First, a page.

|Current climate change projections predict that Maine will become increasingly hospitable to red oak. English photo|
|Red oak acorns. English photo|
By Noah Gleason-Hart
As Hannah Murray outlined in her winter 2018 article in The MOF&G, with foresight, planning and commitment, our forests have a large role to play in mitigating the effects of climate change. However, even as we work to increase the carbon sequestration and storage potential of our woodlots, we have an obligation to proactively consider adaptation strategies that ensure the health and resilience of our forests in a changing world. Introducing tree species projected to do well in a changing climate, commonly called assisted migration, is one strategy small woodlot owners should consider.
As Maine’s climate changes, conditions may become less conducive to the health and growth of some of the species Maine is known for, such as red spruce (Picea rubens), while other species, such as shagbark hickory (Carya ovata), may find a new niche. Species’ ranges naturally move in response to these shifts in climate and site condition, and trees likely are already making their way farther north in Maine. However, as climate change accelerates and forested landscapes become more fragmented, trees may no longer be able to move fast enough to react to new conditions, according to Williams and Dumroese in “Planning the Future’s Forests with Assisted Migration” (2016. In these cases judicious tree planting can improve forest resilience, either by increasing the abundance of a species already present and expected to do well in the future, or by introducing more southerly species to new areas.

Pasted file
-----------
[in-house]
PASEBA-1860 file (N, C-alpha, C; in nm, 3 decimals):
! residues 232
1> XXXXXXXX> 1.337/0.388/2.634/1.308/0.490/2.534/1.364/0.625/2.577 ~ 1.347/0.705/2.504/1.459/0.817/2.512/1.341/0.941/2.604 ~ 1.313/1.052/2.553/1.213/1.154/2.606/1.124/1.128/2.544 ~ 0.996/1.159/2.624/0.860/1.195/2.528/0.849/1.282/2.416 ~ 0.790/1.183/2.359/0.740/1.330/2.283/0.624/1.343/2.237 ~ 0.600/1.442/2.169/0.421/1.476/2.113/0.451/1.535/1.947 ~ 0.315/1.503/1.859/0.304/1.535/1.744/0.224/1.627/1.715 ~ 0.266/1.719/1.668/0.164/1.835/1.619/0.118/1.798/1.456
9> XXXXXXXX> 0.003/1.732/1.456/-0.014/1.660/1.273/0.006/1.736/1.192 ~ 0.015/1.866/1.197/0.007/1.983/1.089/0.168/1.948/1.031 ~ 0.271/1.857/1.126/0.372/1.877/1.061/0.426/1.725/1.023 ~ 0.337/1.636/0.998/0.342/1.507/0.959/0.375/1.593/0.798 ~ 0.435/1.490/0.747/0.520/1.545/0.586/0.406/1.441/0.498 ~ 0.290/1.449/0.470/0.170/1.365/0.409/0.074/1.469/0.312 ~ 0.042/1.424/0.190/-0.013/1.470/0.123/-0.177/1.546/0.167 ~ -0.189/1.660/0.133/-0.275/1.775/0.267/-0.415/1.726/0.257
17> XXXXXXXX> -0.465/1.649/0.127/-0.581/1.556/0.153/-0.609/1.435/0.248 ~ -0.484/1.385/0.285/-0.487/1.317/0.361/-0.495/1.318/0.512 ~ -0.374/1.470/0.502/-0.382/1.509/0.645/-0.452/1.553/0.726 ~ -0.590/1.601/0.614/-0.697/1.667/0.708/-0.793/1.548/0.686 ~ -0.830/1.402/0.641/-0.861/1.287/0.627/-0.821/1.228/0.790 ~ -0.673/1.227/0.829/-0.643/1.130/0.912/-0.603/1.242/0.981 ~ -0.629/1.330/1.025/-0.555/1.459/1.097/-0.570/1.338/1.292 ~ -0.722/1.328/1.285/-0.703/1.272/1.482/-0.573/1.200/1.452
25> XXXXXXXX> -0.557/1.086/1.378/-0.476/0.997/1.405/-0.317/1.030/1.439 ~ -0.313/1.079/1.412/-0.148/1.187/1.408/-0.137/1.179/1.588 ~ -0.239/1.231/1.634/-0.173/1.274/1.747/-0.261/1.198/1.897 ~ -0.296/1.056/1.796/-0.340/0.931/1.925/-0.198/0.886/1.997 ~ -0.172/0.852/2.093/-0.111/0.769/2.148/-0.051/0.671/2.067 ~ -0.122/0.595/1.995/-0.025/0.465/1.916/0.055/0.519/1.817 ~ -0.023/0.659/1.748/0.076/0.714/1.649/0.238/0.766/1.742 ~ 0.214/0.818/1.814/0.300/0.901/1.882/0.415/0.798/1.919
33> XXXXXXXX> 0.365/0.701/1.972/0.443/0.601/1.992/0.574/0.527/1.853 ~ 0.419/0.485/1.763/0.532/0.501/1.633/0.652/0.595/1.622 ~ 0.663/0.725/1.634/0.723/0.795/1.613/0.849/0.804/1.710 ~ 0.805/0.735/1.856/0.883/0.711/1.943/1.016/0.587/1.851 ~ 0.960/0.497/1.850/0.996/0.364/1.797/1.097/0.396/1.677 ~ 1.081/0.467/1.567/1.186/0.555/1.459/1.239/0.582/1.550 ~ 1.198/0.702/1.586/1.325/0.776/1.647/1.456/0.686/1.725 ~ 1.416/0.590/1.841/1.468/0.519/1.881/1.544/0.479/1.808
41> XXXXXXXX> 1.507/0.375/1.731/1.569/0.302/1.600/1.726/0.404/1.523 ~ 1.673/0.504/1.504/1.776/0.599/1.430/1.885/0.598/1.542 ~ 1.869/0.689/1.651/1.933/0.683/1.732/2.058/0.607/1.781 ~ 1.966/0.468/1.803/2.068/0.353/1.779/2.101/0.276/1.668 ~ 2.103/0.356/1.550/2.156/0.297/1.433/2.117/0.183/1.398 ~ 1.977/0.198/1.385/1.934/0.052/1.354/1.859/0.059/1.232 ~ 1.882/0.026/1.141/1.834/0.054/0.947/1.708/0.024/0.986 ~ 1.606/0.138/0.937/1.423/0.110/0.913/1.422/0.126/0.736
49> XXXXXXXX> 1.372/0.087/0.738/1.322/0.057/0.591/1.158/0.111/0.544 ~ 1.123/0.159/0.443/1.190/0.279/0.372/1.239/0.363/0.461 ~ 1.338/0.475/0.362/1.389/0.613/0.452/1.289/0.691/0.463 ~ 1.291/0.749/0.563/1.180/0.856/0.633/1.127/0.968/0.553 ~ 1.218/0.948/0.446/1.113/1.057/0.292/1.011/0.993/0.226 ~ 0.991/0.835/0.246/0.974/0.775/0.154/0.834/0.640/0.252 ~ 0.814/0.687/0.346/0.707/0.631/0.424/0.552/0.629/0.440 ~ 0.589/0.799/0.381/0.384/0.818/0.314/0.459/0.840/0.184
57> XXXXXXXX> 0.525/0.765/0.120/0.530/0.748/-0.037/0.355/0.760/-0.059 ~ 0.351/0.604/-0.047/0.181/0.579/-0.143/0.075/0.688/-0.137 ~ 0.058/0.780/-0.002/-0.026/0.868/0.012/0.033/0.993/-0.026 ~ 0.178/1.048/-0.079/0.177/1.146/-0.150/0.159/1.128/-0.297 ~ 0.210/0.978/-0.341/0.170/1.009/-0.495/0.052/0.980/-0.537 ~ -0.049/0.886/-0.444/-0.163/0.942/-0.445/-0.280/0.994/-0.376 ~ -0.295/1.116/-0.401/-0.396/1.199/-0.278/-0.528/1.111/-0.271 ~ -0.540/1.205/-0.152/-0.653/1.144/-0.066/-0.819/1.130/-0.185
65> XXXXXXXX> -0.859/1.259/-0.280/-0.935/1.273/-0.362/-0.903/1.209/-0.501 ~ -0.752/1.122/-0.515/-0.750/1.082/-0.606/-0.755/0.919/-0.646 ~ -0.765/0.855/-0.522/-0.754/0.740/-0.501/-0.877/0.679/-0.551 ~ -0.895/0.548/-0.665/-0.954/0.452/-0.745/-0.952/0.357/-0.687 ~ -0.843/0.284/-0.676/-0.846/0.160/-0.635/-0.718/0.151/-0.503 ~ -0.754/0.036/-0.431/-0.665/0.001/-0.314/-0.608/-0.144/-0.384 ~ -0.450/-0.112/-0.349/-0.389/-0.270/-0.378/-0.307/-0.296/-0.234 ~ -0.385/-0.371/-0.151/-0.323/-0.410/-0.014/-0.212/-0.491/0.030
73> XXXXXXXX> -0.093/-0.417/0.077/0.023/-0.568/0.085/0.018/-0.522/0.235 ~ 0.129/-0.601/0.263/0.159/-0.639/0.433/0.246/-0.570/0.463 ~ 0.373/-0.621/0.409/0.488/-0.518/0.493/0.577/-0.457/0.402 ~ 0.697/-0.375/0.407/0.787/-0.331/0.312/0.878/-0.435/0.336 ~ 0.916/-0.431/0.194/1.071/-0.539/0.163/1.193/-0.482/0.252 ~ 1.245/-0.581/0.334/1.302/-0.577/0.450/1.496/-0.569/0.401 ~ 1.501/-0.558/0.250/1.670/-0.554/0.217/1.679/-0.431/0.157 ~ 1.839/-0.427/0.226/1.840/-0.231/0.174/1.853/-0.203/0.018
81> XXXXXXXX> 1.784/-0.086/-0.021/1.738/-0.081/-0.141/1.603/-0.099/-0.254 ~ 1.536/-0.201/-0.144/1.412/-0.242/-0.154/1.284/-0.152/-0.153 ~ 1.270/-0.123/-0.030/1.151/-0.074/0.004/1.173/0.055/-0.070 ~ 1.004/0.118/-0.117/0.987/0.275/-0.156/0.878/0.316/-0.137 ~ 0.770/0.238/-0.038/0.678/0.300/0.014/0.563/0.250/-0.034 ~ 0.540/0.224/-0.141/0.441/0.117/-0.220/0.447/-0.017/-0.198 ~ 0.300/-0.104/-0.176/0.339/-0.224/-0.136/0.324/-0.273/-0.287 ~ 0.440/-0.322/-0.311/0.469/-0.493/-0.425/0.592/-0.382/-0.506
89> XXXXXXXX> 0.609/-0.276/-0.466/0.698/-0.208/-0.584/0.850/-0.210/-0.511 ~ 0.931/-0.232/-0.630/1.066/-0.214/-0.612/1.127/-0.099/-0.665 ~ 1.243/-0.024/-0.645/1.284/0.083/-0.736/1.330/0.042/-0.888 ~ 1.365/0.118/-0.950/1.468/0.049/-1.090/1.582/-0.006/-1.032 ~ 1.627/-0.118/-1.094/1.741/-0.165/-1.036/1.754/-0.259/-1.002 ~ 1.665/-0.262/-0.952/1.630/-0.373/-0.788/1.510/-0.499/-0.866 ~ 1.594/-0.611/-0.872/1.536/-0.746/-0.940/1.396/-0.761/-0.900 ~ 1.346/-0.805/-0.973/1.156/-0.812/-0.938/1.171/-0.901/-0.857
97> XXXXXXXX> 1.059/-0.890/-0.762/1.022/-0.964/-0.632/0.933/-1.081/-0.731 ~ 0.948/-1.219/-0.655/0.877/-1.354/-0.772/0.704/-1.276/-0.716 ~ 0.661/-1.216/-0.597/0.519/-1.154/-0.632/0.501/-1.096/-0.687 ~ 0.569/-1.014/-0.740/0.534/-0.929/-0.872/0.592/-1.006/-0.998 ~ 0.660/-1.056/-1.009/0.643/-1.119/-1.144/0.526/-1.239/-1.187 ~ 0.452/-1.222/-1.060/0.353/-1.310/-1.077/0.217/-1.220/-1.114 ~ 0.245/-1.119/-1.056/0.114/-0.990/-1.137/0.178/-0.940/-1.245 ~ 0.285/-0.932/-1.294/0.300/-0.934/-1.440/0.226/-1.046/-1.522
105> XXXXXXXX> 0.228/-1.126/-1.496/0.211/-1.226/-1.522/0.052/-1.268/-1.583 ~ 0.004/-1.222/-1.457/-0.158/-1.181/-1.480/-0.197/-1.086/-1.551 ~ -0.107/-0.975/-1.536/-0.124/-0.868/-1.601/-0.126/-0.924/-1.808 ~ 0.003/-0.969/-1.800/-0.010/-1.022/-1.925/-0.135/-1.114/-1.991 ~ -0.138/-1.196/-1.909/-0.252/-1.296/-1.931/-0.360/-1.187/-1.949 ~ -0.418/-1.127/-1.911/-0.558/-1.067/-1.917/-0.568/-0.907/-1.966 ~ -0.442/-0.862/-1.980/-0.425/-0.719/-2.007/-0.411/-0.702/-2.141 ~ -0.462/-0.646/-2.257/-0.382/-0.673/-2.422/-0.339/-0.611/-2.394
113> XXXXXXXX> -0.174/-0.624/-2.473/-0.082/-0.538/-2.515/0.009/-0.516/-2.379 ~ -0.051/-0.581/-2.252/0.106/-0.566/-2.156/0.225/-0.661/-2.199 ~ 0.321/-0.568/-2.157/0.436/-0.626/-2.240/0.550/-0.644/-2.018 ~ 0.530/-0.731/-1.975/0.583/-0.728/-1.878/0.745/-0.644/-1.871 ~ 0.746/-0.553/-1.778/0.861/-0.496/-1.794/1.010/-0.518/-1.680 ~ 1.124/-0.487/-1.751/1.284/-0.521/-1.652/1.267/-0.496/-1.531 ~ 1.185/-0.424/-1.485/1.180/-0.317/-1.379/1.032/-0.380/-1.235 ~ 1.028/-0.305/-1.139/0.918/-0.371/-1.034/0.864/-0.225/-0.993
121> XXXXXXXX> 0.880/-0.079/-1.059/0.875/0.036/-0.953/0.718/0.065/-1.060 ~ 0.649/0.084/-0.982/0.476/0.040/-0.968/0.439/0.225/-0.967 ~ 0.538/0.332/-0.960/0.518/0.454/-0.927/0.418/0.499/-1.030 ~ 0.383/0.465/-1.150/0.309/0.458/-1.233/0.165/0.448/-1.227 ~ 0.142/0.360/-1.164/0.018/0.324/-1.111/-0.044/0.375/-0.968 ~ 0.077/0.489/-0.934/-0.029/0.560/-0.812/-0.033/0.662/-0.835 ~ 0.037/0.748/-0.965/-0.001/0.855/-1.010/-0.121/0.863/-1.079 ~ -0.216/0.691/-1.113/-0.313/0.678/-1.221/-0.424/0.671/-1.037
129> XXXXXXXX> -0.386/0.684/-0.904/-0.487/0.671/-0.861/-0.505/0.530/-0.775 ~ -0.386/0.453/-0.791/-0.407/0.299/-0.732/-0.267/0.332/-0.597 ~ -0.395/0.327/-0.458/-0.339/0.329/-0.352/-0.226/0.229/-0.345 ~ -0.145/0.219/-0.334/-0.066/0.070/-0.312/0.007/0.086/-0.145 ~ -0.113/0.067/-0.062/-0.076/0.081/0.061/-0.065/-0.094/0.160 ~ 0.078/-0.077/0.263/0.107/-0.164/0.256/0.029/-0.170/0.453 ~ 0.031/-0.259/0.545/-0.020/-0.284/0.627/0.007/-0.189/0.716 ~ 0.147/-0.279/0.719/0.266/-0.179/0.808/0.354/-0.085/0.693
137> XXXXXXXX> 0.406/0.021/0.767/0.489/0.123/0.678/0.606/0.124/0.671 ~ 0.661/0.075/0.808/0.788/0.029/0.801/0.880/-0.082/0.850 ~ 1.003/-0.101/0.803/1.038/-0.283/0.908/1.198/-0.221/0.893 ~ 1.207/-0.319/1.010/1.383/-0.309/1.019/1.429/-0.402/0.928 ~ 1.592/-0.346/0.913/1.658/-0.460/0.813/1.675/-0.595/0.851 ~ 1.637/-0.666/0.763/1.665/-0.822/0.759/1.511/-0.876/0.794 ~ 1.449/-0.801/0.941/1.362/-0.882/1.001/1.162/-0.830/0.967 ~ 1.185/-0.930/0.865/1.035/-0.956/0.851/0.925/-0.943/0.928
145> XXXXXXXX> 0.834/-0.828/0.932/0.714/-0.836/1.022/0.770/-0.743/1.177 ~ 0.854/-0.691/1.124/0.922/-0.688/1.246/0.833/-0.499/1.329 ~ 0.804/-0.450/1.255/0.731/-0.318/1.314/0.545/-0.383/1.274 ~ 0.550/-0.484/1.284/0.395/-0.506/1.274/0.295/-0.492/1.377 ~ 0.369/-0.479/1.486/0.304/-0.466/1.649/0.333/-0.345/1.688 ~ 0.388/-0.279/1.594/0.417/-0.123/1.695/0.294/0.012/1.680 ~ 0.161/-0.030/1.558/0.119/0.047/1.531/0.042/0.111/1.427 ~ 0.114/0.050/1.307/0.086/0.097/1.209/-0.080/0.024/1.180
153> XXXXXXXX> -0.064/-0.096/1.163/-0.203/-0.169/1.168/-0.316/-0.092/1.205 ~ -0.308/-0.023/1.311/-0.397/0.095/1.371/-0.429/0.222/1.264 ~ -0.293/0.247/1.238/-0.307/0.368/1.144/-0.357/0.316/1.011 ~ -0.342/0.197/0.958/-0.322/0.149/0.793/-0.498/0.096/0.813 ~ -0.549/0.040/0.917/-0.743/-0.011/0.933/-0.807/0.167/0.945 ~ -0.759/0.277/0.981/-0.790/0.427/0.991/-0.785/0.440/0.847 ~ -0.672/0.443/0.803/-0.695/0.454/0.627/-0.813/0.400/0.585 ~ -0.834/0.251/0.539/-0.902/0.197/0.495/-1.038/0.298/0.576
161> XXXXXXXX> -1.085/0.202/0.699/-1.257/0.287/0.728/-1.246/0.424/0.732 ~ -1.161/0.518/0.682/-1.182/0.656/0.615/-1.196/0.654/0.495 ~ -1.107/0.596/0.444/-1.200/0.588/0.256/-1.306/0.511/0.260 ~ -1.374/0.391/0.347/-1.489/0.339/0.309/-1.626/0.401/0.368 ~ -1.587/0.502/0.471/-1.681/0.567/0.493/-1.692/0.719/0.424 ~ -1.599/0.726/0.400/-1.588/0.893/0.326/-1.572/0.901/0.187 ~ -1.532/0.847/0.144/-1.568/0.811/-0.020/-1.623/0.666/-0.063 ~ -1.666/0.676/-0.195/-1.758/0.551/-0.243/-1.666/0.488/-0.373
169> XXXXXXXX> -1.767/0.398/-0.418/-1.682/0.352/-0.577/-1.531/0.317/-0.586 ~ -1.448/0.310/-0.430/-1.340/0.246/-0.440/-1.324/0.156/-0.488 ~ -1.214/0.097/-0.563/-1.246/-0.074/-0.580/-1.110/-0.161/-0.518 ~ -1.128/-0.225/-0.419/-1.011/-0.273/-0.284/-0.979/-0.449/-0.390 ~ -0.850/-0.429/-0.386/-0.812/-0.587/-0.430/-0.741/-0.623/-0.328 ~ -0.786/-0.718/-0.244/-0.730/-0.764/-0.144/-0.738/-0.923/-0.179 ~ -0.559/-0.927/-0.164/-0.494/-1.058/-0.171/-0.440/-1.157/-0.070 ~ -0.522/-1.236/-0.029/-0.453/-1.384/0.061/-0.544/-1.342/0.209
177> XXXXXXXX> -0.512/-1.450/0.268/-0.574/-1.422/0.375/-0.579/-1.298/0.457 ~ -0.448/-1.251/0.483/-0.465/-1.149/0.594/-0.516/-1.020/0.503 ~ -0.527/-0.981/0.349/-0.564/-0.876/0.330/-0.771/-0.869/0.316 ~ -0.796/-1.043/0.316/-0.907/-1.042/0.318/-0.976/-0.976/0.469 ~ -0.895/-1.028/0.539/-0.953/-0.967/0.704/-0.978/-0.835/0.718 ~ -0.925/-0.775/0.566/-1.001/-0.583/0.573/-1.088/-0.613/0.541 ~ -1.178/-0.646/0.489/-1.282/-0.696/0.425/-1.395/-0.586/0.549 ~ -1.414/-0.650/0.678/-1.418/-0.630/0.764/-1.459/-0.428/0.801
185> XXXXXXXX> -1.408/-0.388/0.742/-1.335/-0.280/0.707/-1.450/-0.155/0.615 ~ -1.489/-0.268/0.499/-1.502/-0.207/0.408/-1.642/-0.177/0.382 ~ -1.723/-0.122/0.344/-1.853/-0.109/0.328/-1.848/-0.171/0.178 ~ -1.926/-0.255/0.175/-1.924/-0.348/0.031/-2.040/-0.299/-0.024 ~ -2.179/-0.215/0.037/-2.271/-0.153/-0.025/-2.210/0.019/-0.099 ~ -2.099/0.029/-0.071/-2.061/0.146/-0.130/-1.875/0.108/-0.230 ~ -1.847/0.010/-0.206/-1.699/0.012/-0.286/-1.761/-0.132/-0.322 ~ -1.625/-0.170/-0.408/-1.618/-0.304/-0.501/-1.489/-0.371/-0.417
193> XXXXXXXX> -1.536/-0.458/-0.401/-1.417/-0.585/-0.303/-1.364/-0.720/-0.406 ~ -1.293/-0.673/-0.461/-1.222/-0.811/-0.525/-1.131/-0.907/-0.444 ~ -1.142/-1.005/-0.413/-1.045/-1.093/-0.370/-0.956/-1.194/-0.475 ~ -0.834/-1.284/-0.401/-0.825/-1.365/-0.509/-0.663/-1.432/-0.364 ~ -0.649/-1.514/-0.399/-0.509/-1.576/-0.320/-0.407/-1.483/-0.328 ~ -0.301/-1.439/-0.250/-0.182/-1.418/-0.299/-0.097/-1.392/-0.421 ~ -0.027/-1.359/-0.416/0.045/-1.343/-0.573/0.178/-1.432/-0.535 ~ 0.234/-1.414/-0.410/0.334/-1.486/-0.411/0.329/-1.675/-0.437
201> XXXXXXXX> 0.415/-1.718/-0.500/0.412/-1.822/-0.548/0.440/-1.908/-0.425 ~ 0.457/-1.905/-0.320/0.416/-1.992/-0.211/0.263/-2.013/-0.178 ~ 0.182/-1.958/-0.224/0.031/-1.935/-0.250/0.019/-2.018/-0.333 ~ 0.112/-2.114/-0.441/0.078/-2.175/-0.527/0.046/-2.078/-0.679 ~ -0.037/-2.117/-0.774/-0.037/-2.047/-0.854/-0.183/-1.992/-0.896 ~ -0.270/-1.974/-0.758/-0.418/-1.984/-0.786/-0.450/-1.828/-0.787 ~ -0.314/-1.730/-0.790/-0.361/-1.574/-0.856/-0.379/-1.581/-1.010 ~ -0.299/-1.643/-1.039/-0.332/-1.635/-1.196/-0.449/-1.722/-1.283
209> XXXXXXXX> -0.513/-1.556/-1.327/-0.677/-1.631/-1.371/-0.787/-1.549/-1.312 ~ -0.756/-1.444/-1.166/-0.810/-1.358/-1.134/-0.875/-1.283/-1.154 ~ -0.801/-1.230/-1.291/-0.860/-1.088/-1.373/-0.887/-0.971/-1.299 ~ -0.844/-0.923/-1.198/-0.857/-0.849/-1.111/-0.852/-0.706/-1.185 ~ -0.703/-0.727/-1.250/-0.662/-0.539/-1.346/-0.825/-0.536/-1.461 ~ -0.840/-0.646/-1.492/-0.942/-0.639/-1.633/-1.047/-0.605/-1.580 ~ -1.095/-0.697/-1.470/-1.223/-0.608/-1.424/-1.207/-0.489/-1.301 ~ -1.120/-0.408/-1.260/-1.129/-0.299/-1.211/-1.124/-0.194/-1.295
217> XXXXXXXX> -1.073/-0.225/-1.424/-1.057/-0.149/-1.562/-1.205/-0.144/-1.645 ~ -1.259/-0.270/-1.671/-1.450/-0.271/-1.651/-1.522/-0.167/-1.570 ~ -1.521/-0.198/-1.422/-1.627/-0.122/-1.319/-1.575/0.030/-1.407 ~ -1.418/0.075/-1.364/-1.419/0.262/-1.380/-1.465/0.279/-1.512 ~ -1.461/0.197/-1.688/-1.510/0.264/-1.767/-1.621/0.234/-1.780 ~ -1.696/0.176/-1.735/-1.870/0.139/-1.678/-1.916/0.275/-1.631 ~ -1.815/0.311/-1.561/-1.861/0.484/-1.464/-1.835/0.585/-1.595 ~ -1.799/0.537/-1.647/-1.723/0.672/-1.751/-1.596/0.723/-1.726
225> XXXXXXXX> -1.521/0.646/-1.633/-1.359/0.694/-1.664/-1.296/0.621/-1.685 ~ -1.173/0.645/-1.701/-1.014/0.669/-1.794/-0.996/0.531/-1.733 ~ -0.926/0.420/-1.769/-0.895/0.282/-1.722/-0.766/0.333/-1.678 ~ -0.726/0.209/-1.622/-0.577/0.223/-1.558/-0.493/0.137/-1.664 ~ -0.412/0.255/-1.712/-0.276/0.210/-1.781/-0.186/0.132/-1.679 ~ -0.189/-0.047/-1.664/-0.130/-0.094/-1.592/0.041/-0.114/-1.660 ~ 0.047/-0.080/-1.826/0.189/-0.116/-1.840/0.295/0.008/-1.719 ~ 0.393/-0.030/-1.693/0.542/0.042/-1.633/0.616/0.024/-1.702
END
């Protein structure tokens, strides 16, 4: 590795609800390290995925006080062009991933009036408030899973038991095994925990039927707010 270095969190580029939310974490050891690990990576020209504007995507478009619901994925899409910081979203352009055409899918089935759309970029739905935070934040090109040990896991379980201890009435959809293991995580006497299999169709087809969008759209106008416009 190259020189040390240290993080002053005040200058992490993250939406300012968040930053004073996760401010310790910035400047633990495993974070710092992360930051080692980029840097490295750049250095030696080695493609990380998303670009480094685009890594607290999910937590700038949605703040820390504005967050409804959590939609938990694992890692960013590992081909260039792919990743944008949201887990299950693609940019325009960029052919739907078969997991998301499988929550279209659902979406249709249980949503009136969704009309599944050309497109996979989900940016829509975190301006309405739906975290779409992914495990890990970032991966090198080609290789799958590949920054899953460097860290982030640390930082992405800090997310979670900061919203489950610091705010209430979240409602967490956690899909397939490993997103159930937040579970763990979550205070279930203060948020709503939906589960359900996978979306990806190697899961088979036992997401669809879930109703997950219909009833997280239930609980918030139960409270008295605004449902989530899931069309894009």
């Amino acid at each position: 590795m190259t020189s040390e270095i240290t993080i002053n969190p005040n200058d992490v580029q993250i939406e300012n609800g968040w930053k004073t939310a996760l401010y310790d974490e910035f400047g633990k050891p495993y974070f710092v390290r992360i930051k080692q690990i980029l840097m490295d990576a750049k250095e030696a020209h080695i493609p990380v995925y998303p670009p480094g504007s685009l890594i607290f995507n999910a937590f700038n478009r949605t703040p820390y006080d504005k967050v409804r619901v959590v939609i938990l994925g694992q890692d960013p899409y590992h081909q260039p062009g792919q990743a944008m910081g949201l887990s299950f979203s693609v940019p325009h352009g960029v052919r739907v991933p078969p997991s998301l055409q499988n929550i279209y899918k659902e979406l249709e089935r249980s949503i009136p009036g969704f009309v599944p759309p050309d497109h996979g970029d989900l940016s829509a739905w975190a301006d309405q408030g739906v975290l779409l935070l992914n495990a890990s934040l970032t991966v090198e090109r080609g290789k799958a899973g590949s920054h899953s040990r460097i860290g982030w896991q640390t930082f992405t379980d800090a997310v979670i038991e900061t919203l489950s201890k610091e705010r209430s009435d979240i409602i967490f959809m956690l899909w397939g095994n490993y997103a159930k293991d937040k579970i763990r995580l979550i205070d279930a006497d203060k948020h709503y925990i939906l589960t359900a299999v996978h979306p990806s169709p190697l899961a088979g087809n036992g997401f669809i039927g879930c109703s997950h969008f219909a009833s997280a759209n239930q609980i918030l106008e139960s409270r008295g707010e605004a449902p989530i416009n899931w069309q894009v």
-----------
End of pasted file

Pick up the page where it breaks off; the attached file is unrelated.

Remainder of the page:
A perfect example of the former might be planting more northern red oaks (Quercus rubra) in central and northern Maine. Red oaks are native here and are most common in southern parts of Maine but are found throughout the state. Current climate change projections predict that Maine will become increasingly hospitable to red oak, according to “Tree Atlas Coastal and East Maine and the Northern Forest” (2015), so planting seedlings in northern forests, where they are not yet common, may ensure a robust seed source for the future.